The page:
Reflector Newtonian Telescopes are a bit more delicate than Refractor Telescopes, so this tip is purely for reflector users. Before using your telescope, you must make sure that your telescope is in good Collimation. Even brand-new reflectors may be out of collimation, so it is worth checking. There are some good YouTube videos on this subject and well worth watching. There are also Laser Collimators available which can be purchased from around £20. I will be posting a tutorial on this subject soon.

Tip No. 7 – Use both Eyes

This one may be a bit of a surprise to some of you if you have never heard of this before. And that is when you get up to the eyepiece keep both eyes open. Because what happens is when you do this if you are squinting in the eyepiece, it sends electrical impulses across to the other eye which makes it slightly vibrate and disturbs your vision. The answer is either use Bino-Viewers Eyepiece or wear an eyepatch which really does work!

Eye Patch

Tip No. 8 – Averted Vision

This is another little technique that takes a little bit of getting used to but again, it’s one of those techniques that once you learn you will always use, especially useful if you like to look for some of the fainter objects, some of the deep space targets, for these objects you can use what they call Averted Vision. This is a technique which uses your peripheral vision which is more sensitive to light than the centre of your vision. When you find a deep space object and you have it in the eyepiece, try looking to one side so your peripheral vision sees the object, look back for a second then look away again, keep doing this and you will discover that you see more detail in the object!



Tip No. 9 – Tube Cover Removal

Now you really are going to think I’m trying to insult your intelligence on this one, but it is surprising how many people ask me about it. The front of the tube on your telescope there is a cover which protects it from dust etc. This cover also has a smaller hole with its own cover (see image) for general viewing both covers need removing so the entire aperture is open. However, if you are looking at the moon, particularly if it is full, you can remove only the small cover so that this restricts the light coming into the tube but will make it better for looking at the moon which can be very bright through a telescope.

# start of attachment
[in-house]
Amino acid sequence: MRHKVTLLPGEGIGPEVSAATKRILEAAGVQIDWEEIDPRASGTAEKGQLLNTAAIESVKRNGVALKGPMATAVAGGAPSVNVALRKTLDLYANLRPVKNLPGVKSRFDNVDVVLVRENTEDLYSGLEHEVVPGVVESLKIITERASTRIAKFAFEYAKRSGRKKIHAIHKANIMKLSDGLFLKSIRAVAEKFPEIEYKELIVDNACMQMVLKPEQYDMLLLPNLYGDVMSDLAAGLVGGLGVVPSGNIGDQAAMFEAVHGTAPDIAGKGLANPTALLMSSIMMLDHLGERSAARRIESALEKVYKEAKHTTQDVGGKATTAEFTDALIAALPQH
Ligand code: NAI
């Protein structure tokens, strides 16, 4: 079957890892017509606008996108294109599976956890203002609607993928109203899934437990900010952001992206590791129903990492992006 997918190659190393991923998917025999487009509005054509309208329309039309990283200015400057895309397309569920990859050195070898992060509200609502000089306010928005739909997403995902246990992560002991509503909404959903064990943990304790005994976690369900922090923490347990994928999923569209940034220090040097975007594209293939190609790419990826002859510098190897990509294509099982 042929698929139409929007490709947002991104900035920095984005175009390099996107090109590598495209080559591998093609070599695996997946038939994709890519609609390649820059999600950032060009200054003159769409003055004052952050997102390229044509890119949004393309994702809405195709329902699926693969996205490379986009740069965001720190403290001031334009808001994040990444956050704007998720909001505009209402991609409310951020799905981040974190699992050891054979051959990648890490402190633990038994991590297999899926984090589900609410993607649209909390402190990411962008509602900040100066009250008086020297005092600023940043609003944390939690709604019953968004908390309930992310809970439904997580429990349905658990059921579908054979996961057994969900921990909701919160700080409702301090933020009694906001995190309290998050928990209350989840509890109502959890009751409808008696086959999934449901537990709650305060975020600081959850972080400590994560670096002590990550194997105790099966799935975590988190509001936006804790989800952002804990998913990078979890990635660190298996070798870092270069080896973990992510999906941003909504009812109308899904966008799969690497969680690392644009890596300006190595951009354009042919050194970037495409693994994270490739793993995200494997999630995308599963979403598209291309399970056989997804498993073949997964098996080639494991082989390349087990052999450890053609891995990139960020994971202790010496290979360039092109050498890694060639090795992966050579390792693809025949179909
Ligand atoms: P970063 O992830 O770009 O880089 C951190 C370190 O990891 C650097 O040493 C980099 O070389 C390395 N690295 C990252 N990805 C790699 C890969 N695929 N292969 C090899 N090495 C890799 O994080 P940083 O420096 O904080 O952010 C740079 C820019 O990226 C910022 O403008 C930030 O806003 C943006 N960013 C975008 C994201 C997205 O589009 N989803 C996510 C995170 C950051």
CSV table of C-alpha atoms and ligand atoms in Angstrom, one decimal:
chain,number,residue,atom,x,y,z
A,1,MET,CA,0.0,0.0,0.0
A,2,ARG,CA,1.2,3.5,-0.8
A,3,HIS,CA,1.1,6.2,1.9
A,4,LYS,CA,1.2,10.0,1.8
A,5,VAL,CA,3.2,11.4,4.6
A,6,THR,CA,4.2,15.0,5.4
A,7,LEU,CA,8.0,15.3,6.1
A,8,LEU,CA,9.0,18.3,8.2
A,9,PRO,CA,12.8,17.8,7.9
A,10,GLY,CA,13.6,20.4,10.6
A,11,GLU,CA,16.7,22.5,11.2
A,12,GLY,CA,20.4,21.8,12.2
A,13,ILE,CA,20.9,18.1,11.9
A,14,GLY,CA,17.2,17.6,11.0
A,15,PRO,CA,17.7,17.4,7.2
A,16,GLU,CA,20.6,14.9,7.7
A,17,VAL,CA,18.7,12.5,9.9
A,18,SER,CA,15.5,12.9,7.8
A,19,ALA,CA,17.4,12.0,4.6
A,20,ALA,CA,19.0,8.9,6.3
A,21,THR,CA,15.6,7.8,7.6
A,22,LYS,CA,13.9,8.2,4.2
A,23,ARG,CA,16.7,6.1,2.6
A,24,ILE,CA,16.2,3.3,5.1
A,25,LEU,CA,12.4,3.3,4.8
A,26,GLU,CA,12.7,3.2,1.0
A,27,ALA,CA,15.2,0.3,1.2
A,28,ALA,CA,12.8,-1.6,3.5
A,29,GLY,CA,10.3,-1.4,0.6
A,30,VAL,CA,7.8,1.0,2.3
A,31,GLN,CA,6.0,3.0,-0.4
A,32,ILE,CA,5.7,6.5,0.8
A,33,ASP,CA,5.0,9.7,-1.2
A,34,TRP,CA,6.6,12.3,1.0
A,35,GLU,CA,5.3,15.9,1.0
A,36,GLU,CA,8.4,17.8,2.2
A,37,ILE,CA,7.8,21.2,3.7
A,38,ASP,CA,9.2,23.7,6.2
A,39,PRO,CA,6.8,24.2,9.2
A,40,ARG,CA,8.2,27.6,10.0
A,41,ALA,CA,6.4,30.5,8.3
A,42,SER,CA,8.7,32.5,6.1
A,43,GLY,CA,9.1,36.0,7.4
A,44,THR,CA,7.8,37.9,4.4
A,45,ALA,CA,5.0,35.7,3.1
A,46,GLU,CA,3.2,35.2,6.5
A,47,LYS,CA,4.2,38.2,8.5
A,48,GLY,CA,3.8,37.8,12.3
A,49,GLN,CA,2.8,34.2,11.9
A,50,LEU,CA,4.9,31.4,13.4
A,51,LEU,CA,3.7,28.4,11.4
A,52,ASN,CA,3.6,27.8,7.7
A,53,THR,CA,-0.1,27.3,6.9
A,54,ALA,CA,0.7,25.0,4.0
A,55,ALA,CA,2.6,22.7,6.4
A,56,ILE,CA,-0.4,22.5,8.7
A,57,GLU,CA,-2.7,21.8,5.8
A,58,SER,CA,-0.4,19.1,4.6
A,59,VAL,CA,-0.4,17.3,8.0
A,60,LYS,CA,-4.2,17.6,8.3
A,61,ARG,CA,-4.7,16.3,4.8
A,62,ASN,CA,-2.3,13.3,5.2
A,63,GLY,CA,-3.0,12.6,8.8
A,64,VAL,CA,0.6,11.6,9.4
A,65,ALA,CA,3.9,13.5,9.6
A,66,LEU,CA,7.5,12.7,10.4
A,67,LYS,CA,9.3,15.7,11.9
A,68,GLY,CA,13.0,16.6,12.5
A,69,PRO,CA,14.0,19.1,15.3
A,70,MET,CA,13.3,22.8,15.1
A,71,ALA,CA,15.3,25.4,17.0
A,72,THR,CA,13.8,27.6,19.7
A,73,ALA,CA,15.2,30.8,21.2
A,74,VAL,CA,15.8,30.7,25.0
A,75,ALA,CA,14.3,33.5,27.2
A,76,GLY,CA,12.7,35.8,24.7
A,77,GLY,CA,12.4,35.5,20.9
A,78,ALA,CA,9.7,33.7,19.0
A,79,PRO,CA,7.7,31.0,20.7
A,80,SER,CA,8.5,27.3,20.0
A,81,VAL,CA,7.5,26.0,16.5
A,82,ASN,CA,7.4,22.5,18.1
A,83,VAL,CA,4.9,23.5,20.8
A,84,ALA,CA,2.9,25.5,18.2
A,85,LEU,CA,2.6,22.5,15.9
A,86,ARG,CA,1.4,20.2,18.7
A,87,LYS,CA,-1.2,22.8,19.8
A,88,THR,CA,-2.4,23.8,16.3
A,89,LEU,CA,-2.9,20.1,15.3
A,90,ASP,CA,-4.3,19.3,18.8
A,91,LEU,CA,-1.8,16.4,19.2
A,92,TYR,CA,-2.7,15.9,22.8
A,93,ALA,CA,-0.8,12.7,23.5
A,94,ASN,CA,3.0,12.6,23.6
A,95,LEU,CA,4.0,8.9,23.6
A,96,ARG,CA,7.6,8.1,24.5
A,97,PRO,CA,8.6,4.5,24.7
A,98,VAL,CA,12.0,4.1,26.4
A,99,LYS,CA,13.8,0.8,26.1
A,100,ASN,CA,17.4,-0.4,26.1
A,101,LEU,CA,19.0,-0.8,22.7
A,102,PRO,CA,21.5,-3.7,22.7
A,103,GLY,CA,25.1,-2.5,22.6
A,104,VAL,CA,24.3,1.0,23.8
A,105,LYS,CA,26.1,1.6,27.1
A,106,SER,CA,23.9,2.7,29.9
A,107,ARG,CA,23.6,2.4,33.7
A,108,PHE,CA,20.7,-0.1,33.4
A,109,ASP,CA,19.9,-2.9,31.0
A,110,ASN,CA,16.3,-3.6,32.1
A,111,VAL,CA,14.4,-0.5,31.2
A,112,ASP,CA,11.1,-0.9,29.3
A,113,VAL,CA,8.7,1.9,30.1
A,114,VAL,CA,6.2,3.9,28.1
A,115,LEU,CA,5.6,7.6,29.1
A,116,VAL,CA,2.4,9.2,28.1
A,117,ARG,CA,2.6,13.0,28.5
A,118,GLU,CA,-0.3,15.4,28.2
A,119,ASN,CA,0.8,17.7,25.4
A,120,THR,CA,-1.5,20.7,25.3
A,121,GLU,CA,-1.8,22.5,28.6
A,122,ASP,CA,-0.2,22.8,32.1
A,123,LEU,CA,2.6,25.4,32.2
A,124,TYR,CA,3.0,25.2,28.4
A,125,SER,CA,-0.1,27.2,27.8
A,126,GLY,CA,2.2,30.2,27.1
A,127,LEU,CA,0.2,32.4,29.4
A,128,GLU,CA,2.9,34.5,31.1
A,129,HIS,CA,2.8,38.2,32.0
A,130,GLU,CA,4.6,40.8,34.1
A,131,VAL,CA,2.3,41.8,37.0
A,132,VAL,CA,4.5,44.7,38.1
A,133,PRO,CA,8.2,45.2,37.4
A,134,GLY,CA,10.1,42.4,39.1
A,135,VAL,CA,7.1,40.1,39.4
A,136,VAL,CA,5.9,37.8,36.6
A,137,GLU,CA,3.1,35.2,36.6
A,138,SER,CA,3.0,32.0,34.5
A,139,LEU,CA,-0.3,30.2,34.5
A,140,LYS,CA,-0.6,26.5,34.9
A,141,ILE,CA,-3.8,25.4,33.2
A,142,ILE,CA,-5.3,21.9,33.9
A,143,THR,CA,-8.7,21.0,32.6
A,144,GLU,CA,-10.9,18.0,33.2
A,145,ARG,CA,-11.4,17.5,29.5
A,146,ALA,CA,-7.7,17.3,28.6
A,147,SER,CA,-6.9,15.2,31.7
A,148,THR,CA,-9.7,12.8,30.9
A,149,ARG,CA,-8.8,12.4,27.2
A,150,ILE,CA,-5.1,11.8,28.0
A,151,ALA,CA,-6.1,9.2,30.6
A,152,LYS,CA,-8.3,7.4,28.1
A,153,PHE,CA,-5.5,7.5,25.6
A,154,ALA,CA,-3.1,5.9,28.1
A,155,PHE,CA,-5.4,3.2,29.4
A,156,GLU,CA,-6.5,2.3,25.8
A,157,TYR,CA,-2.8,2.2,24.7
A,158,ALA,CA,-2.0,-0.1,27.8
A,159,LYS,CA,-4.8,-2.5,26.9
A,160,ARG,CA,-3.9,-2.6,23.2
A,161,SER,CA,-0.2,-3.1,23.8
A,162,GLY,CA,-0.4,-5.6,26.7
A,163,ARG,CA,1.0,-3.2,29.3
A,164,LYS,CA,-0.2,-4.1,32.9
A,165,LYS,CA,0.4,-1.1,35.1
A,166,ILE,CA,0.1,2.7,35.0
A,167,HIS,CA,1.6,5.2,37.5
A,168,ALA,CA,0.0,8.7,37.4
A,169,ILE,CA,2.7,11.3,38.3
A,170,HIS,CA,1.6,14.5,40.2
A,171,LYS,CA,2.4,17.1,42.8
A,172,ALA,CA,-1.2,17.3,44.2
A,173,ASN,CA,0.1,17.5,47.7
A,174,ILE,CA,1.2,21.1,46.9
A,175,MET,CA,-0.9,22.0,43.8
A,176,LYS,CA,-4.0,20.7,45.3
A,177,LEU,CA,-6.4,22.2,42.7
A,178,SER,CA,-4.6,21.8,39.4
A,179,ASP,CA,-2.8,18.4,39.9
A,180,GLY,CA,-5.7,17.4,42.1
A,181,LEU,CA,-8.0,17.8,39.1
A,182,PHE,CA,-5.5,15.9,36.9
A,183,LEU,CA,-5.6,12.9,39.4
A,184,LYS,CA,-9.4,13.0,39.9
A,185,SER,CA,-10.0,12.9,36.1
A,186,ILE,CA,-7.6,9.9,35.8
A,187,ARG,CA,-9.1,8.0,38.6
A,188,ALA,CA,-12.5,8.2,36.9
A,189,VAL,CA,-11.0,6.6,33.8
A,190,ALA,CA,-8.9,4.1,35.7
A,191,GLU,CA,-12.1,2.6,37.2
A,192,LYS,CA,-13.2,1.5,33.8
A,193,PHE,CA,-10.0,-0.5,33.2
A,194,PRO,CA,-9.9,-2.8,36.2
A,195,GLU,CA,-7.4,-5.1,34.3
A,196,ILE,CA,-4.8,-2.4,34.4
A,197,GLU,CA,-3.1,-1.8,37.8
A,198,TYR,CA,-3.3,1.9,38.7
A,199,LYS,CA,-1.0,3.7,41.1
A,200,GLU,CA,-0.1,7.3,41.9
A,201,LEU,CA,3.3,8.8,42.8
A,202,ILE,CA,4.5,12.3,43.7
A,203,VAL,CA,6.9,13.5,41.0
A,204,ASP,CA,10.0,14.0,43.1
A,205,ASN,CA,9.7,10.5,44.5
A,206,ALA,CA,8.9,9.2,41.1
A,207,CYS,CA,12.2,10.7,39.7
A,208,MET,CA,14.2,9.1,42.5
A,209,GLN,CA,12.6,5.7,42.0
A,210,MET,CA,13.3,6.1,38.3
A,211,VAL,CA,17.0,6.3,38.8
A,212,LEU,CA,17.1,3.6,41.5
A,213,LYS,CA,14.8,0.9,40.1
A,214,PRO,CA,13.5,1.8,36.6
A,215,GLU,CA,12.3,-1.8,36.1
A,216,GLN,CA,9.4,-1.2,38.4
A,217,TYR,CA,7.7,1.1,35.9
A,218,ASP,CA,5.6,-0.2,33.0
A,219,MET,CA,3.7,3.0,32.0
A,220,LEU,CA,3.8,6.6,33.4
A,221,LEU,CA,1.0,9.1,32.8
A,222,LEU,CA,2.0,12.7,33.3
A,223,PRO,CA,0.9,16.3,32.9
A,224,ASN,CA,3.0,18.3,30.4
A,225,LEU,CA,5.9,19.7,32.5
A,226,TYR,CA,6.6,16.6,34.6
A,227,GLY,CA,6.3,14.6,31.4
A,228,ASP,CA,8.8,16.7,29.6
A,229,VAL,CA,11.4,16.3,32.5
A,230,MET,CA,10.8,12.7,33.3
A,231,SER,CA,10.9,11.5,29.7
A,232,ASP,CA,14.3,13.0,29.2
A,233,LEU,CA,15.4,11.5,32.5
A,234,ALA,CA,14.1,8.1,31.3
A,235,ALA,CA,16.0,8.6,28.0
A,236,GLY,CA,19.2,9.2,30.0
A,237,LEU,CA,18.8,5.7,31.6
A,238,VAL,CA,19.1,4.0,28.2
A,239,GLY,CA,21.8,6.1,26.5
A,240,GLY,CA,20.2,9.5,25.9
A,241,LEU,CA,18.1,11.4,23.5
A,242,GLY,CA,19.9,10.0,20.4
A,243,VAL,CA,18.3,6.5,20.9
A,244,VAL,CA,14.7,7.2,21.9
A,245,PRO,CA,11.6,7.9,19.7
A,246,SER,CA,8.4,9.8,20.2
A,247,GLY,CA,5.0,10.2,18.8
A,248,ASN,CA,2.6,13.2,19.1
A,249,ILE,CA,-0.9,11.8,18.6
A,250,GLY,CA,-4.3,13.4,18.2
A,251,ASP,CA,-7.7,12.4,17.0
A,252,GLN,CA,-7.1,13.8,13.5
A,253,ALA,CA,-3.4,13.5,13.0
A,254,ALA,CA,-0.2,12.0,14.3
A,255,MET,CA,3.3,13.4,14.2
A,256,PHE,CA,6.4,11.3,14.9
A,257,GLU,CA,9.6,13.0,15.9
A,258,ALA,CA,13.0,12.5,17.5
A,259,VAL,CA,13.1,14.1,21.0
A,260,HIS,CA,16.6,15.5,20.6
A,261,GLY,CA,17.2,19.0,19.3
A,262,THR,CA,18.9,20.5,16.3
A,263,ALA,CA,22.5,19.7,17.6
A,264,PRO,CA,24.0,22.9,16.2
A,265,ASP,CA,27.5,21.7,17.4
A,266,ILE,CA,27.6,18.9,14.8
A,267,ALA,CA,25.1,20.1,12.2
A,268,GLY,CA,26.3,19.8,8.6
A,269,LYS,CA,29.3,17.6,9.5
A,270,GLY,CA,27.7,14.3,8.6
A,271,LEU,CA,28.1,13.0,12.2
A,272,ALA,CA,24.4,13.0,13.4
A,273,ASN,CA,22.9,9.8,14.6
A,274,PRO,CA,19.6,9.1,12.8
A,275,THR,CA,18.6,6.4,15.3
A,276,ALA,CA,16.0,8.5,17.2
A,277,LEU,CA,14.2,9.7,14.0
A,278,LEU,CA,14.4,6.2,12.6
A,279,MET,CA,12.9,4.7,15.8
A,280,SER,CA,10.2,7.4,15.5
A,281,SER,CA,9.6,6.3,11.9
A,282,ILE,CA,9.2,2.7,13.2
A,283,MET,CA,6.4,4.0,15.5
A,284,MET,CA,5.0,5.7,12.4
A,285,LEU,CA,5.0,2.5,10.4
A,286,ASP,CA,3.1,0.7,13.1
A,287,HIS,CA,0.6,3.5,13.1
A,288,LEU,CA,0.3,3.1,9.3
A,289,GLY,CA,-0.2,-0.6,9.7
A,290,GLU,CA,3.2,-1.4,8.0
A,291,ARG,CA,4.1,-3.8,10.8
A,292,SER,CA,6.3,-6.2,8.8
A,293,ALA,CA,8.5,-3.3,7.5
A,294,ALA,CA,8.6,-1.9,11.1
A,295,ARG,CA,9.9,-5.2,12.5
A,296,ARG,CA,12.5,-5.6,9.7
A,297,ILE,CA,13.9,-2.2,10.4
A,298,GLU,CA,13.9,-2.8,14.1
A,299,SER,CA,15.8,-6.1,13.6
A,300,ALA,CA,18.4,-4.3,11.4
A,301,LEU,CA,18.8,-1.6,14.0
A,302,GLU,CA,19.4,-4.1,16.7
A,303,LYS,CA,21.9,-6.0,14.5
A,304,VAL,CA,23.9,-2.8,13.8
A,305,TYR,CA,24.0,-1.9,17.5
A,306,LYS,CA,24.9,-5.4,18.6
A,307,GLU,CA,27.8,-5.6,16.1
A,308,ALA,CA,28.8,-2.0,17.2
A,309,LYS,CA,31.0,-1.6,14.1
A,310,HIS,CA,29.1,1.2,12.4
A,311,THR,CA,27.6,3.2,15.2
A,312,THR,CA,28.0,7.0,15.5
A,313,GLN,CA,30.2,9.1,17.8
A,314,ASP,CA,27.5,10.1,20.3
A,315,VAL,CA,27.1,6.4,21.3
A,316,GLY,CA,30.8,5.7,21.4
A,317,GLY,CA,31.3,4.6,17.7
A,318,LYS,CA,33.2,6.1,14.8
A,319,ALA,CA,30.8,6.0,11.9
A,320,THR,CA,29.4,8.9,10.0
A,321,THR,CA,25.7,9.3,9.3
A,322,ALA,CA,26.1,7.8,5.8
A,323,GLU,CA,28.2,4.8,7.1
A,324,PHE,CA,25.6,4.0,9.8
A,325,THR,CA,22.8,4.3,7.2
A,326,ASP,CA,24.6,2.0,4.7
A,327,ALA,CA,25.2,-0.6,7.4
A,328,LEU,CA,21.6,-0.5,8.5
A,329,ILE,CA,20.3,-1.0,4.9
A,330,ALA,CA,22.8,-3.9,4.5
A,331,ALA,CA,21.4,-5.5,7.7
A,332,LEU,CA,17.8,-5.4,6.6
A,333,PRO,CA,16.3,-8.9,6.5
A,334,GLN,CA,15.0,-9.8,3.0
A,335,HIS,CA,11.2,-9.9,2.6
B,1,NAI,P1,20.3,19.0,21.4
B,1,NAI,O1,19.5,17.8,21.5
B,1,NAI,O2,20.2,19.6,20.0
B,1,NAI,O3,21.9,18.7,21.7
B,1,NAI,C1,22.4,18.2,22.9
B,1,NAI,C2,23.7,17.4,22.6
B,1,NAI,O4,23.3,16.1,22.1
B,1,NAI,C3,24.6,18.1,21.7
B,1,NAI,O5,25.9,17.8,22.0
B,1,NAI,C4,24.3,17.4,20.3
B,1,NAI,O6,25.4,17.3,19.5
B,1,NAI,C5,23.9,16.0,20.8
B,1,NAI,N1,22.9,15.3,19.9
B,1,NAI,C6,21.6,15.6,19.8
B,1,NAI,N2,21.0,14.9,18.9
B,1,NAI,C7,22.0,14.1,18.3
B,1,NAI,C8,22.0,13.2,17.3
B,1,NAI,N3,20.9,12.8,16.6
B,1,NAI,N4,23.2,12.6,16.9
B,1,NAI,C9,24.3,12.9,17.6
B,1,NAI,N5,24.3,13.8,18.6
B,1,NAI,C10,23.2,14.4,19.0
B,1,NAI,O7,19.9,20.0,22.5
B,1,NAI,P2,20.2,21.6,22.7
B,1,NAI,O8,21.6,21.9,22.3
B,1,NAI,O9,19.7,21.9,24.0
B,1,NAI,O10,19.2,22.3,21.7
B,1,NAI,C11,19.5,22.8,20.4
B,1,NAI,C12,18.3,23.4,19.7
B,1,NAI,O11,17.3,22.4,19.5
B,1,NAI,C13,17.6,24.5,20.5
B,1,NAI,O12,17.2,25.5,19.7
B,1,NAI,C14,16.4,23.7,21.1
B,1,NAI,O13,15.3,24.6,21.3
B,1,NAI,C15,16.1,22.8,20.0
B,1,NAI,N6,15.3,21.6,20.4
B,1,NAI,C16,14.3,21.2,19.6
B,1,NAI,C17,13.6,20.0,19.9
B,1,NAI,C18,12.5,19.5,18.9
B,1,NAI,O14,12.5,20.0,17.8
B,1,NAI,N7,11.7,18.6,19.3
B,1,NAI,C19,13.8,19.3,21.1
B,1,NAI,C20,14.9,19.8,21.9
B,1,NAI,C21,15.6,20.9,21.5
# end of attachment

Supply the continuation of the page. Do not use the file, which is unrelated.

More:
Reflector Tube Cover
Moon Filter



Tip No. 10 – Moon Filter

Moon filter, this is a terrific addition to your eyepiece and filter set, many telescopes come with a moon filter, and I highly recommend using it. The moon is very bright when viewed through a telescope and the glare is too much without using a filter. Attach the filter to whichever eyepiece you are using, this simply screws to the bottom (see image). The views of the moon are improved giving it more depth, improving contrast and making faint detail easier to see.

 How to Use a Telescope | Part 8 | Top 10 Tips for Beginner Astronomers

Well, that is my top ten tips for using a beginner’s telescope to view the night sky. Astronomy is a fascinating hobby which will give you hours of enjoyment. Please leave a comment if you have any tips you would like to add it is always good to hear from other astronomers.

We hope this explainer has helped you finding some interesting astronomy objects. Now you are all set to move to our next article in the UK Telescopes guide on how to use a telescope!

If you would like more information on interesting objects to observe in the night sky or advice about the best telescope to choose, please don’t hesitate to contact me on 01733 306 731 or send me an email